A step towards Environment Sustainability in Healthcare

Environment sustainability is considered as being responsible, mindful about using natural resources, avoiding depletion or deprivation of natural resources, and sustaining the long-term environmental quality. Healthcare services are fundamental in achieving and maintaining public health and welfare and are key factors for any country’s development and economic growth. In terms of revenue and employment, healthcare is one of India’s largest sectors. It is at a growing stage, expected to grow threefold, growing at a CAGR of 22% between 2016-22. 

Due to the Healthcare sector’s size, processes, and advancement in medical equipment and clinical technology, the healthcare sector including all its branches consumes a considerable amount of energy and resources, and produces major streams of emissions and waste, either directly or through the goods or services it procures, uses, and disposes of. This entails direct and indirect environmental impacts, which have generally been addressed with regulatory compliances and certifications.

Healthcare sector impact on the environment:

It is evident that healthcare plays a significant role in impacting the overall environment. Following are a few ways to explain this further

  1. Healthcare waste: Healthcare systems generate a lot of waste, out of which 70 to 75% is similar to domestic waste in consumption, but 25 to 30% of waste falls under hazardous healthcare waste, which if not disposed of carefully, may impact public health at large. Even the incineration of medical waste may emit high levels of heavy metal and other air pollutants.
  2. Wastewater: Hospital wastewater may contain pharmaceutical products, microorganisms, heavy metals, organic halogens, and free chlorine. Conventional water treatment may not be effective in removing many pharmaceutical products found in water.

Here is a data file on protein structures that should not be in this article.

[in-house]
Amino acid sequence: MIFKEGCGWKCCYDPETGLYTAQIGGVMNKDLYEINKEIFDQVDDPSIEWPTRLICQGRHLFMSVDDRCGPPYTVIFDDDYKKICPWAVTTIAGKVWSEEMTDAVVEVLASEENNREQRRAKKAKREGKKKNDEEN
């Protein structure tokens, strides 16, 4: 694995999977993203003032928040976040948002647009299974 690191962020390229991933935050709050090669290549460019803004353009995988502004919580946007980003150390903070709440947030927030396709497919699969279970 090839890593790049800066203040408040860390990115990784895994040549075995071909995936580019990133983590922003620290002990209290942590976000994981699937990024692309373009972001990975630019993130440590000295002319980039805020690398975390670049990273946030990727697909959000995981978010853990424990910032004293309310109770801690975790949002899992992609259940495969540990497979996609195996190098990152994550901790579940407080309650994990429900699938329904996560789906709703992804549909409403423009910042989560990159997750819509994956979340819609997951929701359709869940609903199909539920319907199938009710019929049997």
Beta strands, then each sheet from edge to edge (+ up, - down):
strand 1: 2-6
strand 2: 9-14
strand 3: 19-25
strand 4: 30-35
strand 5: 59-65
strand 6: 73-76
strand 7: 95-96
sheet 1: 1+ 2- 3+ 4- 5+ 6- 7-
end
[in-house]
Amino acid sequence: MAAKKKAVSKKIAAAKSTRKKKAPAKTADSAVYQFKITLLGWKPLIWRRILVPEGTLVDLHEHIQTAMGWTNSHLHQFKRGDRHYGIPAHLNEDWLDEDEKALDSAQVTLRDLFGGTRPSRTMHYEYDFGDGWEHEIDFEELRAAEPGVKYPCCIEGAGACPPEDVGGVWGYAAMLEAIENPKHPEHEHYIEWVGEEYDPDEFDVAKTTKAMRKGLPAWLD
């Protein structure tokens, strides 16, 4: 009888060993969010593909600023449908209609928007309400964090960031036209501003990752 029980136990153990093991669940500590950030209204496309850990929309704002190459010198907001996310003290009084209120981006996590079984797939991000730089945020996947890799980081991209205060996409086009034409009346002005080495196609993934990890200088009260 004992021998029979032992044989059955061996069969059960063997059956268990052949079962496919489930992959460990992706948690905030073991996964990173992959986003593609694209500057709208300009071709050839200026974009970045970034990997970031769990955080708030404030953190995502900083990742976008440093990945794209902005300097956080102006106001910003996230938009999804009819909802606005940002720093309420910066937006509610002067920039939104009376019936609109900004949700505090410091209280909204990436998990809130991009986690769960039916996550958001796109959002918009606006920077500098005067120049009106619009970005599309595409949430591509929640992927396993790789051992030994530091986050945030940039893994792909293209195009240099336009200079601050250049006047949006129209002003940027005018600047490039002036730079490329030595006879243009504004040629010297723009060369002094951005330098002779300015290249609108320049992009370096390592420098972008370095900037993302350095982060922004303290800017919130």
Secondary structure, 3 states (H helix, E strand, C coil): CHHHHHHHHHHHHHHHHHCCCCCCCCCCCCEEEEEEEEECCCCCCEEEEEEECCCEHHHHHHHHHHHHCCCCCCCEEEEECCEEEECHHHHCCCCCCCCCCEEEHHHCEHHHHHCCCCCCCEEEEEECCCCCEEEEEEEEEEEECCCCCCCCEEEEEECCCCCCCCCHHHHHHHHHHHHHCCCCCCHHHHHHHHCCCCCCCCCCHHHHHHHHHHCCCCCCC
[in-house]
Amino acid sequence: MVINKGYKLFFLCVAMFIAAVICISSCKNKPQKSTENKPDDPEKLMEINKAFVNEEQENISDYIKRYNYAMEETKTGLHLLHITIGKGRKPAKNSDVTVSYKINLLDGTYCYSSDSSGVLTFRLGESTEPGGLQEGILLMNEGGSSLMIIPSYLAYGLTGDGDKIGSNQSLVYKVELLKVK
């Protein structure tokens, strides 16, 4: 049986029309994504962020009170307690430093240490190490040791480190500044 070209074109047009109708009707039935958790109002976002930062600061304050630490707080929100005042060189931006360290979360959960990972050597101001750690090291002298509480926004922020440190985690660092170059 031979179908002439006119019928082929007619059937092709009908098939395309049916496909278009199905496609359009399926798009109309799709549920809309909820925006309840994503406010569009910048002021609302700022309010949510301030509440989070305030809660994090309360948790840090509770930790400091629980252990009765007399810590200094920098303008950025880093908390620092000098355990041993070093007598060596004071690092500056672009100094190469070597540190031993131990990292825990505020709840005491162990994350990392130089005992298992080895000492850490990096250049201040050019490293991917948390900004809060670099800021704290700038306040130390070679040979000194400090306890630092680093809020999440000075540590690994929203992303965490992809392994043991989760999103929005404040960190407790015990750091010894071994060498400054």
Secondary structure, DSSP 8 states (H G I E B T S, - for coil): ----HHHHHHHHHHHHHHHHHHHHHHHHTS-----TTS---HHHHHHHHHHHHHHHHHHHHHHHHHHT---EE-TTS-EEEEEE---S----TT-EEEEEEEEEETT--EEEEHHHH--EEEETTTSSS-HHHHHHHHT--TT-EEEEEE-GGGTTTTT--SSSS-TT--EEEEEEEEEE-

3. Greenhouse gas emission: The healthcare sector is a major emitter of greenhouse gases. They generally originate from medical consumables usage emissions, energy consumption in medical equipment, and patient and staff travel.
  4. Toxic chemicals: Toxic chemicals like mercury, flame retardants, and volatile chemical products, maybe more dangerous for vulnerable populations like patients with lesser immunity.
  5. Resource consumption: The healthcare sector uses a lot of natural resource consumption.

Benefits of environmental sustainability for Hospital and Healthcare sectors:

  1. Health protection and promotion: Promoting active travel like bicycling, and low-meat diets are proven to reduce the risk of cardiovascular diseases and communicable diseases, while also helping to mitigate climate change. 
  2. Financial benefits: More efficient use of energy like solar energy, and water reuse RO system has shown an impact on reducing the requirement of natural resources, as well as on utility bills of hospitals like water bill and electricity bills.
  3. Opportunity to contribute to public health and community resilience: Adopting E-care, telemedicine, energy efficient lights, medical devices, and manual sensors.

Ways of adopting environmental sustainability in the Healthcare sector:

  1. Minimizing and adequately managing waste and hazardous chemicals: This can be done through waste reduction, reuse, and recycling of natural resources, and substituting more hazardous chemicals for less hazardous alternatives within health systems.
  2. Promoting efficient management of resources: Developing and implementing water safety plans, automated water taps and human censors, architectural building designs, reducing energy usage, increasing energy efficiency, and identifying areas where energy resilience can be improved.
  3. Encouraging sustainable procurement: Assessing the environmental impacts of products and services needed or to be used, preferring the equipment or services that consume less energy and have a lower environmental impact.
  4. Reducing the emission of greenhouse gases and air pollution: This can be achieved by periodic carbon and pollution accounting exercises, promoting low-carbon alternatives wherever possible.